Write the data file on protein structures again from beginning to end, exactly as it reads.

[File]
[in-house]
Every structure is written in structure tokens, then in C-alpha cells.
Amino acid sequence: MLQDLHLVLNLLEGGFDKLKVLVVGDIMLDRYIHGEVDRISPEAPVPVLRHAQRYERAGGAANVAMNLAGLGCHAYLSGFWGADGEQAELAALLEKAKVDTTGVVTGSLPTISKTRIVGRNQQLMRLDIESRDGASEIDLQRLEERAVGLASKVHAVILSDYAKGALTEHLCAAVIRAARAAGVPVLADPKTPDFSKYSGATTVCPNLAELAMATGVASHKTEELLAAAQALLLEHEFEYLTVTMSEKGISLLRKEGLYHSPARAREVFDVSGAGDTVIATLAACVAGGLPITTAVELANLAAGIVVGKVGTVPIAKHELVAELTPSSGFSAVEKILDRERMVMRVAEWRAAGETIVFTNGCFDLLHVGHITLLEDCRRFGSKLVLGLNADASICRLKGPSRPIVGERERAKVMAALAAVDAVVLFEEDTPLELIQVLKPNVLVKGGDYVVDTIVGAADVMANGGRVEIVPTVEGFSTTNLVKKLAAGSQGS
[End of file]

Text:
[in-house]
Every structure is written in structure tokens, then in C-alpha cells.
Amino acid sequence: MLQDLHLVLNLLEGGFDKLKVLVVGDIMLDRYIHGEVDRISPEAPVPVLRHAQRYERAGGAANVAMNLAGLGCHAYLSGFWGADGEQAELAALLEKAKVDTTGVVTGSLPTISKTRIVGRNQQLMRLDIESRDGASEIDLQRLEERAVGLASKVHAVILSDYAKGALTEHLCAAVIRAARAAGVPVLADPKTPDFSKYSGATTVCPNLAELAMATGVASHKTEELLAAAQALLLEHEFEYLTVTMSEKGISLLRKEGLYHSPARAREVFDVSGAGDTVIATLAACVAGGLPITTAVELANLAAGIVVGKVGTVPIAKHELVAELTPSSGFSAVEKILDRERMVMRVAEWRAAGETIVFTNGCFDLLHVGHITLLEDCRRFGSKLVLGLNADASICRLKGPSRPIVGERERAKVMAALAAVDAVVLFEEDTPLELIQVLKPNVLVKGGDYVVDTIVGAADVMANGGRVEIVPTVEGFSTTNLVKKLAAGSQGS